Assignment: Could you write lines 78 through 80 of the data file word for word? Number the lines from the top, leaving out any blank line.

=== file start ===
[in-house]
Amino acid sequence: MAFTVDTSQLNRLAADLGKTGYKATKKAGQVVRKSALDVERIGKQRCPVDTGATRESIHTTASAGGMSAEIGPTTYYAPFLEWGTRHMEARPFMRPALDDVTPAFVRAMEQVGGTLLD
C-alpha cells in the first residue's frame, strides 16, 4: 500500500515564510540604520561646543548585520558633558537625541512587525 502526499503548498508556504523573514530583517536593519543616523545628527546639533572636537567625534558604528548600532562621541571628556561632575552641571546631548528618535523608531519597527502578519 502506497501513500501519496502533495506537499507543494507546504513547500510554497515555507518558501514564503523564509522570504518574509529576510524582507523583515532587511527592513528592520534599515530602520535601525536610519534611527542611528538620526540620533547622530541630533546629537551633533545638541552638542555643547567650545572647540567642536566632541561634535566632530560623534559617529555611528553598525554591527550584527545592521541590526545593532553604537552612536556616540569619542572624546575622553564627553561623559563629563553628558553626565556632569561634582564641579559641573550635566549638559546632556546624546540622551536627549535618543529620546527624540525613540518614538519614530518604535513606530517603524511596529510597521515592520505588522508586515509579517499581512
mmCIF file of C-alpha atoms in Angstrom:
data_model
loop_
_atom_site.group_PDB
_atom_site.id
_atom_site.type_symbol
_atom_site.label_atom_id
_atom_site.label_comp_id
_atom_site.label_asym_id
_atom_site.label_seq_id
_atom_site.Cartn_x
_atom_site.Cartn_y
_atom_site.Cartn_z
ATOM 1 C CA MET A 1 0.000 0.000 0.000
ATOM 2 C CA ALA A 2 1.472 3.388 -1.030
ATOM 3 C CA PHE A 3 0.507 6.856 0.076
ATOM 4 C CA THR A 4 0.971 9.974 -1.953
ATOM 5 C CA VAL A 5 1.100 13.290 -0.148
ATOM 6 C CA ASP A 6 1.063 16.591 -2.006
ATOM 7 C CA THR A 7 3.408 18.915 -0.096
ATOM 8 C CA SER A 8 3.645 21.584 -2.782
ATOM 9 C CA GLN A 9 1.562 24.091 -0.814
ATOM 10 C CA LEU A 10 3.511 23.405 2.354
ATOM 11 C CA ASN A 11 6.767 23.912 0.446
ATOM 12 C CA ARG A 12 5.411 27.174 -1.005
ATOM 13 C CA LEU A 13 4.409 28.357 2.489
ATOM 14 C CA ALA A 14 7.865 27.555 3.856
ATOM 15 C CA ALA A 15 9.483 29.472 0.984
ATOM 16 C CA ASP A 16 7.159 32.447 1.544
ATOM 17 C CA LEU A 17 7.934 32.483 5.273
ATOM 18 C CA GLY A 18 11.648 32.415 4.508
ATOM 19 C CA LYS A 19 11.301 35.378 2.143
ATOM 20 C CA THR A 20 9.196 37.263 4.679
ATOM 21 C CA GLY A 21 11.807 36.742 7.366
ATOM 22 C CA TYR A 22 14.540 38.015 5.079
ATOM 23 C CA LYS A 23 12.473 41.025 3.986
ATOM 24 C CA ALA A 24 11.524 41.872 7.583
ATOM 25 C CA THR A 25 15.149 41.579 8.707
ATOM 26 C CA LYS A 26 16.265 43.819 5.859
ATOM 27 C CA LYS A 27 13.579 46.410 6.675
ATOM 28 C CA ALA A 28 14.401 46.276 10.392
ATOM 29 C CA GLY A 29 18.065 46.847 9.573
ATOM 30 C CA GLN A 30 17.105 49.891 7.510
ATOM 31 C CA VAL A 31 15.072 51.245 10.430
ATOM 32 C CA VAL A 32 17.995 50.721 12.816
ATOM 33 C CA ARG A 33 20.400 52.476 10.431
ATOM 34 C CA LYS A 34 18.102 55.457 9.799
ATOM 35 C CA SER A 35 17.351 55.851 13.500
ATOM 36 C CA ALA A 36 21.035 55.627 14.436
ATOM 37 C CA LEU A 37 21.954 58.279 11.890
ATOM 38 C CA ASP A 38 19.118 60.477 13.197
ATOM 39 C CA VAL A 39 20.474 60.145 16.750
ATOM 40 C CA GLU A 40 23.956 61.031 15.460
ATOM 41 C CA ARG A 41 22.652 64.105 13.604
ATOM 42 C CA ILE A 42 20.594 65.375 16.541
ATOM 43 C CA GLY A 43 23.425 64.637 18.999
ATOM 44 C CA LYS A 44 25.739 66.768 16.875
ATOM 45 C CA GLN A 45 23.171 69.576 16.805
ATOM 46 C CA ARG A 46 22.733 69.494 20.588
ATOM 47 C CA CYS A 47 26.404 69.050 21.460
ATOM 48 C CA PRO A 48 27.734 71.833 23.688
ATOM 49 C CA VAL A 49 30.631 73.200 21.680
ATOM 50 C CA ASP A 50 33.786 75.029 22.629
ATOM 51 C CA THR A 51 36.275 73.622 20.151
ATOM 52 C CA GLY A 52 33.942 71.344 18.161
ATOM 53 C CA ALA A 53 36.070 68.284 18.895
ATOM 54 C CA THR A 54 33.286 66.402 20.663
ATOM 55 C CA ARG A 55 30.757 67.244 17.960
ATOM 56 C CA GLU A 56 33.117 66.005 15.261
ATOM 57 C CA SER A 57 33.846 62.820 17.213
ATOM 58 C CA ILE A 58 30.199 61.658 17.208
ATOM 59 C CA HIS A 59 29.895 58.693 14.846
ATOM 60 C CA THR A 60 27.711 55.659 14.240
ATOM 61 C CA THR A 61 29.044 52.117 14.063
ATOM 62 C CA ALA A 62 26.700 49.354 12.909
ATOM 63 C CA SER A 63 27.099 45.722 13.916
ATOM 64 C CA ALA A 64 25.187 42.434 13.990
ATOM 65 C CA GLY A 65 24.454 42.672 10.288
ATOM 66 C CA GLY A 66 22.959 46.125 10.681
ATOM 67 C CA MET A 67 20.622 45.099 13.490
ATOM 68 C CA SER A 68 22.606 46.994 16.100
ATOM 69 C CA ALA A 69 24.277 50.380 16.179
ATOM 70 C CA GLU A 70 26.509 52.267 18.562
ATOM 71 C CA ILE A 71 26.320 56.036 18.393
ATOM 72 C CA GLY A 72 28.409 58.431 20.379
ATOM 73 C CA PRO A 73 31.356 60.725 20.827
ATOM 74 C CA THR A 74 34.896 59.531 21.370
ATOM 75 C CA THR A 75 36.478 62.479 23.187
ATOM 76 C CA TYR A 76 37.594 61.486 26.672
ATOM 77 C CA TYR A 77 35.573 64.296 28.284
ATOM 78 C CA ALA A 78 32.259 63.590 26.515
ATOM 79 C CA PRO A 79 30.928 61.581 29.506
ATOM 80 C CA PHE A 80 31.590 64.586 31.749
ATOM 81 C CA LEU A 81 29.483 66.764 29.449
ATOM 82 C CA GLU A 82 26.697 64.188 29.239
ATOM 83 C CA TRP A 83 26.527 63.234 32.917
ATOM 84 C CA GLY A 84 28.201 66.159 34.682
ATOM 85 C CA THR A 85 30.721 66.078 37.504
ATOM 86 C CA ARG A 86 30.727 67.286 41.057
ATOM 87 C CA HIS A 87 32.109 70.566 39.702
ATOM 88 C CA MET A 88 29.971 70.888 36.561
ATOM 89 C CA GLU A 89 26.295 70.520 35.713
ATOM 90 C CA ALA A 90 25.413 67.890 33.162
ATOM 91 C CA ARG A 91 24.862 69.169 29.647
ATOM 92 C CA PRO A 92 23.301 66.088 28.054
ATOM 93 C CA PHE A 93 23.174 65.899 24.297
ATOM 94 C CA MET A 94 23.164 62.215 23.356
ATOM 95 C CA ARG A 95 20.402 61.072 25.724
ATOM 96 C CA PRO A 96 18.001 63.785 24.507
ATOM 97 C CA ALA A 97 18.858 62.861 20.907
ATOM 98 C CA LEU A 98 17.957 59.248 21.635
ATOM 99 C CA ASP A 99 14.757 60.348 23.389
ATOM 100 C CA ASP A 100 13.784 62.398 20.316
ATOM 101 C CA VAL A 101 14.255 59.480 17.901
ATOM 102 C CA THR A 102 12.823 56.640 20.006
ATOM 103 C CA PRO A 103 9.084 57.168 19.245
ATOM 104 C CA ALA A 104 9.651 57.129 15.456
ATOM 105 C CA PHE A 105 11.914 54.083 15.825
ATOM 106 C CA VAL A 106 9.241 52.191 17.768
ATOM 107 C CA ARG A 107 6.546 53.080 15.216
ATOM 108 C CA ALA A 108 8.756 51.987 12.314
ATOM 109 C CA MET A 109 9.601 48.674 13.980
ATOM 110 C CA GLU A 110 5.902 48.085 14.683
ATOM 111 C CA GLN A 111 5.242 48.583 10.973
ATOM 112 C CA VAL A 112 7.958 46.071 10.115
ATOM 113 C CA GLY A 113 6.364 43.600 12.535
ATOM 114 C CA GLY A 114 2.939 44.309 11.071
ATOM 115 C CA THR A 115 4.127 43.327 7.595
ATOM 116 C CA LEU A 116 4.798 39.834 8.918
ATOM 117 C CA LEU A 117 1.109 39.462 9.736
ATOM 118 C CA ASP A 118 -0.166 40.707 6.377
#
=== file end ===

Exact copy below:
ATOM 62 C CA ALA A 62 26.700 49.354 12.909
ATOM 63 C CA SER A 63 27.099 45.722 13.916
ATOM 64 C CA ALA A 64 25.187 42.434 13.990